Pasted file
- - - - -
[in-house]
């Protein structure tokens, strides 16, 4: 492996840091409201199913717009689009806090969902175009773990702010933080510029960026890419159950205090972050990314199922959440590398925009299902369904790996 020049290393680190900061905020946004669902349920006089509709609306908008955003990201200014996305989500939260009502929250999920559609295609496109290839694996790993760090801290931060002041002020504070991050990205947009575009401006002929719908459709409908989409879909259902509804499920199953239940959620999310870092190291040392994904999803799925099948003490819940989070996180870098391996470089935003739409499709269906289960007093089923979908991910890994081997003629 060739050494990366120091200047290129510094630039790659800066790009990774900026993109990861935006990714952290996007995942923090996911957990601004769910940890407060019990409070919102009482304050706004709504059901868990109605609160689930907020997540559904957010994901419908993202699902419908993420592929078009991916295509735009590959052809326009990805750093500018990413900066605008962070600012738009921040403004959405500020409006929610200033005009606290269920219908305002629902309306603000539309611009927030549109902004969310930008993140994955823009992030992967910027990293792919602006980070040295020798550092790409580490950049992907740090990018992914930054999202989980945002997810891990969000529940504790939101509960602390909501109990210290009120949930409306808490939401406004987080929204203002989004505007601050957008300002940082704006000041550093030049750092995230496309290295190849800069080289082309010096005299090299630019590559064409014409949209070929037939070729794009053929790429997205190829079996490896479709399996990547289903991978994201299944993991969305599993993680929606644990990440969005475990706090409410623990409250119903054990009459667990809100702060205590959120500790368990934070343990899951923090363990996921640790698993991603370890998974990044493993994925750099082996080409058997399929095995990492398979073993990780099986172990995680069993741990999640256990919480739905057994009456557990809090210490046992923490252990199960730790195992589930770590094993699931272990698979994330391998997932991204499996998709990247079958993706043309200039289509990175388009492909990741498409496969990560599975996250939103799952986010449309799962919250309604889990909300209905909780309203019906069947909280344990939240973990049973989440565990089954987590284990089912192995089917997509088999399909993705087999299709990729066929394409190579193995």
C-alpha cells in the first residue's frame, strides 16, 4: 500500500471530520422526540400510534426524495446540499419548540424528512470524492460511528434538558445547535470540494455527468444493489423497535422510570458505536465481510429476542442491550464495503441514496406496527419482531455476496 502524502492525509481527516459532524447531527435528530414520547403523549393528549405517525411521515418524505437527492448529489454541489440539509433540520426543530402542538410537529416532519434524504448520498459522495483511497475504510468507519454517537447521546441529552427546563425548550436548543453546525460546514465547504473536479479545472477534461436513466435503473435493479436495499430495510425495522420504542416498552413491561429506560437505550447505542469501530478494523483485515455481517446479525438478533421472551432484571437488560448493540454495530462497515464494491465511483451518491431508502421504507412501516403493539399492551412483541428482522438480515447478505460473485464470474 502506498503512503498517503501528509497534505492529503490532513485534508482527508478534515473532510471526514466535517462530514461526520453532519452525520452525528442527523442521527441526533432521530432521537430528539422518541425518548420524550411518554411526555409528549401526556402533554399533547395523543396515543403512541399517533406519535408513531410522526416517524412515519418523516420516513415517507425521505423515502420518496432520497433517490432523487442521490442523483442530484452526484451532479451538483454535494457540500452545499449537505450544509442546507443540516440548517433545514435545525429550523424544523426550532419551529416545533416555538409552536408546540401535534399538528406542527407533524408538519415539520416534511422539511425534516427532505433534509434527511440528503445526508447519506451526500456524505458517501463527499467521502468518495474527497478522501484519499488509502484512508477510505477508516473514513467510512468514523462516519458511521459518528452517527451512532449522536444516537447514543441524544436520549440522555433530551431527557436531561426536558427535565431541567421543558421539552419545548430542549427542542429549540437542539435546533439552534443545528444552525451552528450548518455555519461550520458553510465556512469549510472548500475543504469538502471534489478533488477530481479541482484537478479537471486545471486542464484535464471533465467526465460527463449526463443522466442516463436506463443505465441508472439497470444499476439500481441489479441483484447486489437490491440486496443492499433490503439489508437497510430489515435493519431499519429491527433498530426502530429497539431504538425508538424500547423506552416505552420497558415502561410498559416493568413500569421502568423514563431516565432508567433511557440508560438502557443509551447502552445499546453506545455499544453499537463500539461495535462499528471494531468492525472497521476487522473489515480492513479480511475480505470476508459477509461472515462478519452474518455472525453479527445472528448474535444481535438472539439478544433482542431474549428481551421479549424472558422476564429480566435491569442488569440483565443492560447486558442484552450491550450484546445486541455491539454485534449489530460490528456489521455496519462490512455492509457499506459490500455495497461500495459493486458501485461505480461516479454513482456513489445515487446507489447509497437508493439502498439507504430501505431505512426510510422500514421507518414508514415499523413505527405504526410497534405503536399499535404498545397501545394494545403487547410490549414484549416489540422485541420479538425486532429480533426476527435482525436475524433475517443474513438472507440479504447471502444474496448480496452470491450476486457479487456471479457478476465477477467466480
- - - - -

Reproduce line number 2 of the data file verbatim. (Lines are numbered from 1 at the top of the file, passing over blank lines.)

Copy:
């Protein structure tokens, strides 16, 4: 492996840091409201199913717009689009806090969902175009773990702010933080510029960026890419159950205090972050990314199922959440590398925009299902369904790996 020049290393680190900061905020946004669902349920006089509709609306908008955003990201200014996305989500939260009502929250999920559609295609496109290839694996790993760090801290931060002041002020504070991050990205947009575009401006002929719908459709409908989409879909259902509804499920199953239940959620999310870092190291040392994904999803799925099948003490819940989070996180870098391996470089935003739409499709269906289960007093089923979908991910890994081997003629 060739050494990366120091200047290129510094630039790659800066790009990774900026993109990861935006990714952290996007995942923090996911957990601004769910940890407060019990409070919102009482304050706004709504059901868990109605609160689930907020997540559904957010994901419908993202699902419908993420592929078009991916295509735009590959052809326009990805750093500018990413900066605008962070600012738009921040403004959405500020409006929610200033005009606290269920219908305002629902309306603000539309611009927030549109902004969310930008993140994955823009992030992967910027990293792919602006980070040295020798550092790409580490950049992907740090990018992914930054999202989980945002997810891990969000529940504790939101509960602390909501109990210290009120949930409306808490939401406004987080929204203002989004505007601050957008300002940082704006000041550093030049750092995230496309290295190849800069080289082309010096005299090299630019590559064409014409949209070929037939070729794009053929790429997205190829079996490896479709399996990547289903991978994201299944993991969305599993993680929606644990990440969005475990706090409410623990409250119903054990009459667990809100702060205590959120500790368990934070343990899951923090363990996921640790698993991603370890998974990044493993994925750099082996080409058997399929095995990492398979073993990780099986172990995680069993741990999640256990919480739905057994009456557990809090210490046992923490252990199960730790195992589930770590094993699931272990698979994330391998997932991204499996998709990247079958993706043309200039289509990175388009492909990741498409496969990560599975996250939103799952986010449309799962919250309604889990909300209905909780309203019906069947909280344990939240973990049973989440565990089954987590284990089912192995089917997509088999399909993705087999299709990729066929394409190579193995």